By Kristen Bialik - Movie - Fehérlófia (The Son of the White Mare, 1981)
Without knowing you at all, I can say that Fehérlófia is unlike any other movie you’ve seen. Sure, it’s animated. That’s familiar. And sure, there are some recognizable images. Like, in that the English title is “Son of the White Mare,” and there are both sons and white mares. In fact, the storyline itself is incredibly familiar, and in a way, almost universal. Based in ancient folklore, the story is culled from ancient tales of the Scythans, Huns, and Avars but it taps into a shared collection of stories around the world. Ones with
Fehérlófia was created in Hungary in the early 1980s by Marcell Jankovics, a Hungarian director and graphic artist most known by American film critics and scholars for his Oscar-nominated short “Sisyphus” and known by the masses, however unconsciously, for the short’s adaptation in a 2008 GMC Yukon Hybrid ad during the Super Bowl. Since childhood, Jankovics had a strong interest in tales and legends. His fervor for folklore grew as he did and he went on to write and publish 15 books and over a hundred articles on fairy tales, symbolism, comparative mythology, sacred art, religious and popular beliefs, and archaeoastronomy. In various ways, all of these topics can be seen in Fehérlófia. In fact, Jankovics dedicates the movie during the opening sequence “in memoriam of the Scythans, Huns, Avars, and all the other nomad tribes.”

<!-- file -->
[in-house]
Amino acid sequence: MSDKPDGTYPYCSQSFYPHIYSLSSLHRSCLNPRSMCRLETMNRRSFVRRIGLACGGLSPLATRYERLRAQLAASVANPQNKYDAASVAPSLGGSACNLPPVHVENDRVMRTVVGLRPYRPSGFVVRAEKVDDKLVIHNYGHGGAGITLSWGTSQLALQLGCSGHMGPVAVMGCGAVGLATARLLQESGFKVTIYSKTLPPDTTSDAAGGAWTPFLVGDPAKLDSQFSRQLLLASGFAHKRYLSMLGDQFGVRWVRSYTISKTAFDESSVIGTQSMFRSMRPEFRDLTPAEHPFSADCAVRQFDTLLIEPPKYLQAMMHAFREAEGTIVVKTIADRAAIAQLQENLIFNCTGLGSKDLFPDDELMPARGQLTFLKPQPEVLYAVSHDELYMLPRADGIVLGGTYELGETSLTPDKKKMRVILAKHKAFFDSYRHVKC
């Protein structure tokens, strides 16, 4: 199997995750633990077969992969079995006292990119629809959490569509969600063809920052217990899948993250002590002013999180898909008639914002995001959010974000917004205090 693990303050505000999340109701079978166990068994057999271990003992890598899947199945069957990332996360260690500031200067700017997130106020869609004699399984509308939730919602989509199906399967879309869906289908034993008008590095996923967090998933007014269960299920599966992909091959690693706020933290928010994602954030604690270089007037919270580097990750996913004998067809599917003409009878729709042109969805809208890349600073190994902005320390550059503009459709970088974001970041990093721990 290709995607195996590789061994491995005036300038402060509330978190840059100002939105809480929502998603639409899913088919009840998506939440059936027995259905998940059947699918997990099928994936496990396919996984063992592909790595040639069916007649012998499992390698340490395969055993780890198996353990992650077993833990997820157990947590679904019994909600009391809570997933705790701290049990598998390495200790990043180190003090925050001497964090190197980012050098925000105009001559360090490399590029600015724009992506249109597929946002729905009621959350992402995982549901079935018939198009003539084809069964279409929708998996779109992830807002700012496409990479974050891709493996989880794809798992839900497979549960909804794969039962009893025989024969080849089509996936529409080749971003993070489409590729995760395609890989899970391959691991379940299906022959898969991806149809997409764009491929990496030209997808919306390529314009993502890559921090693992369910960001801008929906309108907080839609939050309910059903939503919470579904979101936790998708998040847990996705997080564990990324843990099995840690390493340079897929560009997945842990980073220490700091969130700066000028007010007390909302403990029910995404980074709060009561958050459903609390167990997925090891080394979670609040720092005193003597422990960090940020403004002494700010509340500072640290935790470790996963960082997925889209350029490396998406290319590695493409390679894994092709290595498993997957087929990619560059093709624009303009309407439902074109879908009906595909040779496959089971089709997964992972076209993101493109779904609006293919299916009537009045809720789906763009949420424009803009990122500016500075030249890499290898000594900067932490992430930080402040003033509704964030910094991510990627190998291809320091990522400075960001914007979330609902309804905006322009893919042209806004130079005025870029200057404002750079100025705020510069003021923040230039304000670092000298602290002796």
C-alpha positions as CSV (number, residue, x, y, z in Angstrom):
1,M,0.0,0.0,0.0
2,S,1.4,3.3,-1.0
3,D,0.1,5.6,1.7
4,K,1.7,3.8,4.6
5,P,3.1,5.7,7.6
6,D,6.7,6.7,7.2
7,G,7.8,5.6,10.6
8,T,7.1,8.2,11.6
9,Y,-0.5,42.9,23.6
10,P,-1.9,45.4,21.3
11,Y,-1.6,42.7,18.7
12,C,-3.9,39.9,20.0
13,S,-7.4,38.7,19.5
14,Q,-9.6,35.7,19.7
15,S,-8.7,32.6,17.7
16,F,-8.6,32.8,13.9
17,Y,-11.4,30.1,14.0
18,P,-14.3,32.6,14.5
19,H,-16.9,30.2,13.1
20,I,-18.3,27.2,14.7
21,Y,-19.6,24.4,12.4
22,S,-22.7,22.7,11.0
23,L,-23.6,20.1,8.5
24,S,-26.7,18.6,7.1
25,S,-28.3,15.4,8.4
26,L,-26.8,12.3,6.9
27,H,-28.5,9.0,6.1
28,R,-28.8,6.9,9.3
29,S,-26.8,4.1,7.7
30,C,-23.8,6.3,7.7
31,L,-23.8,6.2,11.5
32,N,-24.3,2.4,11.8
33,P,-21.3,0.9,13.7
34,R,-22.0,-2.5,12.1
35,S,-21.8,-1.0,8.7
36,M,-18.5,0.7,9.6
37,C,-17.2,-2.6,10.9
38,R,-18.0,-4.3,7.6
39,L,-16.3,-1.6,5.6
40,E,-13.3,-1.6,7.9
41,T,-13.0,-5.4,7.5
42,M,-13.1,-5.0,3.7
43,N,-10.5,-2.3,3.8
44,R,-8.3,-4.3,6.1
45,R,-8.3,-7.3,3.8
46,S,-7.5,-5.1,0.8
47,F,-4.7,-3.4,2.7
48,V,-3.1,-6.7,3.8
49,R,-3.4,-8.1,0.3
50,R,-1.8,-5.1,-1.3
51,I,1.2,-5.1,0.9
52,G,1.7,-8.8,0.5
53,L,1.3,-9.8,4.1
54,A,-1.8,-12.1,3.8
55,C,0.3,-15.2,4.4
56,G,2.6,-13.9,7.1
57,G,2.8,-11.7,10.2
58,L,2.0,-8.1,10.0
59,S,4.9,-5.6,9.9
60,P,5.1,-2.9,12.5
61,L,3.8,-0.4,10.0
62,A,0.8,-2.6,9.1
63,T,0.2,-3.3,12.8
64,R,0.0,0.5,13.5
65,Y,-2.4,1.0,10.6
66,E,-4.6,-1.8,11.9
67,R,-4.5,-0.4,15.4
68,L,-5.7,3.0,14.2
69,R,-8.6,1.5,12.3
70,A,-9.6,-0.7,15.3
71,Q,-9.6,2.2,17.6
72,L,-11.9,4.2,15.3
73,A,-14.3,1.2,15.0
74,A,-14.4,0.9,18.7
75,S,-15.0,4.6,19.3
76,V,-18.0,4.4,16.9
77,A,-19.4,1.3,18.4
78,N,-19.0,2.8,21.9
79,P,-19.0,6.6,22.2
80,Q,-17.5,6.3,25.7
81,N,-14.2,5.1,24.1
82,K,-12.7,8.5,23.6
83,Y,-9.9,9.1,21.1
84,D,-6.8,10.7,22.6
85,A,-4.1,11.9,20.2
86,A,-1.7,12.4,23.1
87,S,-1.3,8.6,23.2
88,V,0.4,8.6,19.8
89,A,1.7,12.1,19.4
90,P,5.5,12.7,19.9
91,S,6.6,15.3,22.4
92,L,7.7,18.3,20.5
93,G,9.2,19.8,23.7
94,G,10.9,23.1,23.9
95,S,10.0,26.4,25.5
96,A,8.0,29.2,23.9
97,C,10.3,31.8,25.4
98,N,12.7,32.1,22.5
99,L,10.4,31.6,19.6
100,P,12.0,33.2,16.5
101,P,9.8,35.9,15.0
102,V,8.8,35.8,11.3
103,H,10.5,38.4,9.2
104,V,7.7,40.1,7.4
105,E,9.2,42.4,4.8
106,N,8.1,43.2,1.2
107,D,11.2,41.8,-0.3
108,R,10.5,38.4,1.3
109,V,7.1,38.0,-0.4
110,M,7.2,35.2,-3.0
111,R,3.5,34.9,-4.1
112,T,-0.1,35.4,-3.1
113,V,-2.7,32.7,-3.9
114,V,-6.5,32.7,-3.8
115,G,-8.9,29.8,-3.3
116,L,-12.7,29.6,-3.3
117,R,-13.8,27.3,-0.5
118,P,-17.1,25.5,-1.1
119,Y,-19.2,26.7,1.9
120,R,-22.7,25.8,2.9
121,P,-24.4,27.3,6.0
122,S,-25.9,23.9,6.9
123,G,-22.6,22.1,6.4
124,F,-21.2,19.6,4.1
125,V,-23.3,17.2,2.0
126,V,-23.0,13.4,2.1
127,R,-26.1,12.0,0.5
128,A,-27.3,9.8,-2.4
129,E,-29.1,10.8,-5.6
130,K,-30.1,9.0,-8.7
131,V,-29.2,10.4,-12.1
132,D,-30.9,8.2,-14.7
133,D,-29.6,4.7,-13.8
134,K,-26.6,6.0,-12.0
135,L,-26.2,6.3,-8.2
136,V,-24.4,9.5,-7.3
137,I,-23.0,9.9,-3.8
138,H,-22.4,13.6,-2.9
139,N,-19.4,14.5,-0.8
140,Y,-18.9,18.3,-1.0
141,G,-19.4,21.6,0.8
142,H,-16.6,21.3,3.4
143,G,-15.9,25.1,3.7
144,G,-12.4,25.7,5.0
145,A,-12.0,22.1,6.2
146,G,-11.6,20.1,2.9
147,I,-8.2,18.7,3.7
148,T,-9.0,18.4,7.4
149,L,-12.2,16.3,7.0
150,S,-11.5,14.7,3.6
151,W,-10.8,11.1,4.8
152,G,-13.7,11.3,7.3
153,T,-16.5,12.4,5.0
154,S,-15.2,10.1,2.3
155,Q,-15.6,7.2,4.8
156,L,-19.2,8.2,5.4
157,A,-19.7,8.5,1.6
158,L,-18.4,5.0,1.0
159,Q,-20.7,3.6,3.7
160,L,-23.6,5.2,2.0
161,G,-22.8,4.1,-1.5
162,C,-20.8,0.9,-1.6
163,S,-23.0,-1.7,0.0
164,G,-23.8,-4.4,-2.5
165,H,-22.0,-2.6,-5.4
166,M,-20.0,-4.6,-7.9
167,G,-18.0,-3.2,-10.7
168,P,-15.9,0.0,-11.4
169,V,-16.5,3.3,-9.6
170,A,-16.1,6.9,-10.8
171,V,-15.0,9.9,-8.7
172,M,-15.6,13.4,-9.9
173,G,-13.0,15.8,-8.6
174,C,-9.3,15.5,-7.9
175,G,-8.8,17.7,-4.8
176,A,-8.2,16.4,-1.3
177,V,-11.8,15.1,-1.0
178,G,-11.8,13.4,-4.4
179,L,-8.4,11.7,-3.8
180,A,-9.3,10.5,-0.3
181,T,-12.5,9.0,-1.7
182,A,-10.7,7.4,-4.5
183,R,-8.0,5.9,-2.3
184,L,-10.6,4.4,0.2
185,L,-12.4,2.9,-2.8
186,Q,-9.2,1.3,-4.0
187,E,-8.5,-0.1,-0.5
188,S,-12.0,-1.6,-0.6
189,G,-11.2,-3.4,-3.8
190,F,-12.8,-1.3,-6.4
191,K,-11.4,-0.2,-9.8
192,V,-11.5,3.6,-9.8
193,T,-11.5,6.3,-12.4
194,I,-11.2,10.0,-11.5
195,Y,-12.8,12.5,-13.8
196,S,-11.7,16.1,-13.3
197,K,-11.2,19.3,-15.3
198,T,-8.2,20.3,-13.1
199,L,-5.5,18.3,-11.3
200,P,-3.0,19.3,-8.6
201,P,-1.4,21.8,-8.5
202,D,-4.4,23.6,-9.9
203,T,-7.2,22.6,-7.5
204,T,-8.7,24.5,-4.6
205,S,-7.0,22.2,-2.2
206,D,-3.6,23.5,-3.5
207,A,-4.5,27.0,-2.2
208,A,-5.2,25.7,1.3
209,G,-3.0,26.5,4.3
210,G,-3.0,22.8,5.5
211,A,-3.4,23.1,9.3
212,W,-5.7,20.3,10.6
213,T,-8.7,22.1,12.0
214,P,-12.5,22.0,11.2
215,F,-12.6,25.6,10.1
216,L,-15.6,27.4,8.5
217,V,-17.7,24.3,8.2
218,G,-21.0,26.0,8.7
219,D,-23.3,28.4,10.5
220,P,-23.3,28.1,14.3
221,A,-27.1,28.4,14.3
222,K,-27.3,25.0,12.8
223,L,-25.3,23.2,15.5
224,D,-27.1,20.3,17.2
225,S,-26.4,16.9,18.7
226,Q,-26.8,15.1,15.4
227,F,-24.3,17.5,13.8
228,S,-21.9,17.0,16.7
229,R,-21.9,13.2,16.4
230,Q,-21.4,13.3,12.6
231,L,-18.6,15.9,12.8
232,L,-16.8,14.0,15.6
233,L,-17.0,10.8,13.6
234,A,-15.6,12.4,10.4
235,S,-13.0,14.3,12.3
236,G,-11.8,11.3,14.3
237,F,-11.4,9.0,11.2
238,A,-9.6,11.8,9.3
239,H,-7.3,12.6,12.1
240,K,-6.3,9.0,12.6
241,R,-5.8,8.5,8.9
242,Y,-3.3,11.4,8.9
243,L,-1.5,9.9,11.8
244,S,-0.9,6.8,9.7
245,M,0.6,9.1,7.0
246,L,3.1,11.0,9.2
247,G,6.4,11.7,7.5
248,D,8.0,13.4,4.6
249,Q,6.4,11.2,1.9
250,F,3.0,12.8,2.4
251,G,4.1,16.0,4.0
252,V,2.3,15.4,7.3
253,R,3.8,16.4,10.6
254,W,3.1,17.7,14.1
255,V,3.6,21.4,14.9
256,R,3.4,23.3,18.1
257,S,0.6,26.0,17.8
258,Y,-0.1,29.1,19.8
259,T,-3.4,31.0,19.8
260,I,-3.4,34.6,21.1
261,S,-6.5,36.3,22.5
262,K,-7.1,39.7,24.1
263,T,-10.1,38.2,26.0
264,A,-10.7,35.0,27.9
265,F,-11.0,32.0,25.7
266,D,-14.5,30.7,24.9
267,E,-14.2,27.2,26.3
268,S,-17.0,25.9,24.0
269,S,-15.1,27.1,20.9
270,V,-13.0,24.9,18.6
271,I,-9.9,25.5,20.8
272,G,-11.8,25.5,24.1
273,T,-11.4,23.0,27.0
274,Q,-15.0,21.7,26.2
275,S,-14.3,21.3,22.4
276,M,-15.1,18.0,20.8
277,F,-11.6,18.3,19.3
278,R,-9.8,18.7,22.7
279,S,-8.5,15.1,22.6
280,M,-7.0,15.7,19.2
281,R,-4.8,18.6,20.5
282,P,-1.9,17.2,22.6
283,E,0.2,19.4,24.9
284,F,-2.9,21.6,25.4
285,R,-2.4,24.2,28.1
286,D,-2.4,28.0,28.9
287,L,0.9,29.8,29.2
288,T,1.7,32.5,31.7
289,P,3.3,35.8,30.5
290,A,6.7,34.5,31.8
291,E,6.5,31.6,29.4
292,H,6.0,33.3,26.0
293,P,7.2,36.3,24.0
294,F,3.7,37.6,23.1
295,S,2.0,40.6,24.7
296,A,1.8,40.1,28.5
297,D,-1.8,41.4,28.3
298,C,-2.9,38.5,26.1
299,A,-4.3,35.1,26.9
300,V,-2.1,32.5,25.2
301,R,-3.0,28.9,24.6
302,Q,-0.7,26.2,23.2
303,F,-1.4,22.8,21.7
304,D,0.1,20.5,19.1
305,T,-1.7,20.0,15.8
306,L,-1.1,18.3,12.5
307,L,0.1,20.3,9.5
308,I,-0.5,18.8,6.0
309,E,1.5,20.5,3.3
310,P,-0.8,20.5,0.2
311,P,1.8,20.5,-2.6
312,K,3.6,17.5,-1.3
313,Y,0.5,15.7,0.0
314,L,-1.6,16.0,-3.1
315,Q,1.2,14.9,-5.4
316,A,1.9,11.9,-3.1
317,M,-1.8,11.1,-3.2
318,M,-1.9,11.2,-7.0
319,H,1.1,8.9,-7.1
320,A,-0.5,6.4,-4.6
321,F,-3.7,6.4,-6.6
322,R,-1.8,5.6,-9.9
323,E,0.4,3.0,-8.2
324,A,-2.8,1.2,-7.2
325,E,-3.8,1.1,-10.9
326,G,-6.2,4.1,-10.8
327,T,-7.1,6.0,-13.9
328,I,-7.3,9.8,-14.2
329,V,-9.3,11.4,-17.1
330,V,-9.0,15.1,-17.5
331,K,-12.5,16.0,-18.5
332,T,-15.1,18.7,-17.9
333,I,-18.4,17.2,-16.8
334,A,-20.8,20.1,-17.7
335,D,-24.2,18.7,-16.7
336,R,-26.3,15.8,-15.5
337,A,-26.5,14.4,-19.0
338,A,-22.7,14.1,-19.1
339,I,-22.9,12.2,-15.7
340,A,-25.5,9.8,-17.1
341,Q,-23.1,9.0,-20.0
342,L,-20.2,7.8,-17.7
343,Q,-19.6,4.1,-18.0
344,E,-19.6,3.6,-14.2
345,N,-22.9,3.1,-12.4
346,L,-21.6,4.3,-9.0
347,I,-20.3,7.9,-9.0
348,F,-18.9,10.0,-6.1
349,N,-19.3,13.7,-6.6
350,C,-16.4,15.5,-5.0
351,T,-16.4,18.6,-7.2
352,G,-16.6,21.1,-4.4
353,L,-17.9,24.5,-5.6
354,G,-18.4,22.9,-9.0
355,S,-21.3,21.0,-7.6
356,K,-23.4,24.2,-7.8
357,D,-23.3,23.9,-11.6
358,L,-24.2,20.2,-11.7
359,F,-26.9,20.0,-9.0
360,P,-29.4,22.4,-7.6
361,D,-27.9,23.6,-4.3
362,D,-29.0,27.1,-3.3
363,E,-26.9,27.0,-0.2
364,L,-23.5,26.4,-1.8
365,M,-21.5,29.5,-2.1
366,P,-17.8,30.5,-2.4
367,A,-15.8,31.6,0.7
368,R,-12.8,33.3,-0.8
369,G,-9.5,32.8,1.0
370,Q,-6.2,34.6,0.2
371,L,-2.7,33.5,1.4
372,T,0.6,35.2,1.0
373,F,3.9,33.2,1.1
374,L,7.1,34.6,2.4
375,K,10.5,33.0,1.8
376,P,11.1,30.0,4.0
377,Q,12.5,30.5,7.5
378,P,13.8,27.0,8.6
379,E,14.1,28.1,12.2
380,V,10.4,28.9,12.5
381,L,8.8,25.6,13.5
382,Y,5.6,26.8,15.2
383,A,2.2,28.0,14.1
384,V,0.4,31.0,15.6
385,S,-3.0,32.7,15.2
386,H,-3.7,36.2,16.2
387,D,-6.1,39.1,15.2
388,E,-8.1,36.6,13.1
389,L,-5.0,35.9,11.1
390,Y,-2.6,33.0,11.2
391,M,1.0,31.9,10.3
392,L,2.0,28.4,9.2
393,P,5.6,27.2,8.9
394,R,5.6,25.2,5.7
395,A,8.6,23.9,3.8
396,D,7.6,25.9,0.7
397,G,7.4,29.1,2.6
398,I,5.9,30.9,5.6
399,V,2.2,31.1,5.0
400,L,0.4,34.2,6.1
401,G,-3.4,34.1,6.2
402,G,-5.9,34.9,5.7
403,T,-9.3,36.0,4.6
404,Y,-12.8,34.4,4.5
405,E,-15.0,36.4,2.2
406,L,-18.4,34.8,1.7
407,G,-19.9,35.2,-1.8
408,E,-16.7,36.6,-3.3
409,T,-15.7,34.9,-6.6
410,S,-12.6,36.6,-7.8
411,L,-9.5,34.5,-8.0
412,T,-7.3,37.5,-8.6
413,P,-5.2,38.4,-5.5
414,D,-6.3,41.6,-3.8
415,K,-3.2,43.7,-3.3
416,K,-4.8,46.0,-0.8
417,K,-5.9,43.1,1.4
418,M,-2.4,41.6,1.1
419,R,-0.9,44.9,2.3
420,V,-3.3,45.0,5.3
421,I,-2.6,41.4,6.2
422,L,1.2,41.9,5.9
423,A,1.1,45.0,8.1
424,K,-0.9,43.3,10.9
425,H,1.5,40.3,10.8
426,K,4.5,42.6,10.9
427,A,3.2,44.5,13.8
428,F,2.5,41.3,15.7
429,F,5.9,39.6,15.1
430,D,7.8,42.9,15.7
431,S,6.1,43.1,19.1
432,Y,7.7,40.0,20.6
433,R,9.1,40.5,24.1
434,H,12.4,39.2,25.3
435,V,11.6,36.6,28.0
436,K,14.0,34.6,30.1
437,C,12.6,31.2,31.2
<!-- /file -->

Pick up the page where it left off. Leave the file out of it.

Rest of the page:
The story is this. Once upon a time, at the gates of hell (took a turn there, didn’t it?) there was a hollow oak. The oak possessed 77 branches which held 77 ravens and 77 roots where there lived 77 dragons. On earth, a great King ruled the land with his wife and three strong and able sons. Yearning to get married, the King granted his sons three beautiful princesses and they all lived happily ever after. Until all hell broke loose and they were devoured by the 77 dragons of the underworld.
You see, there’s always a rule. And the King had his: don’t open these three forbidden locks and we’ll all be happy. But, as legends would have us believe, bitches be crazy and the curiosity was too much for the young wives to contain. They broke the seals on the locks, releasing all the evils of the underworld and giving power over to the dragons. A white mare goddess was held captive under the dragons and bore two sons, but no one knew where the sons were. At last the white mare escaped and gave birth to a third son in a hollow. His name was Treeshaker.
Treeshaker, like his brothers, was a superbaby born with superhuman powers. But, on the advice of his Forefather, he had to strengthen these powers by suckling the horse’s milk for seven years and each year, test whether he was strong enough to uproot the tree where he and the white horse lived. Well, seven years of breastfeeding apparently wasn’t enough, so the Forefather told him he must continue for another seven years. From that follows more tree shaking and milk suckling (don’t worry about it). Fourteen milky years later, Treeshaker at last tears the tree from the earth and for some reason, though I’m not entirely sure why, the universe is about to collapse. While the galaxy is at risk of crumbling, the white mare dies.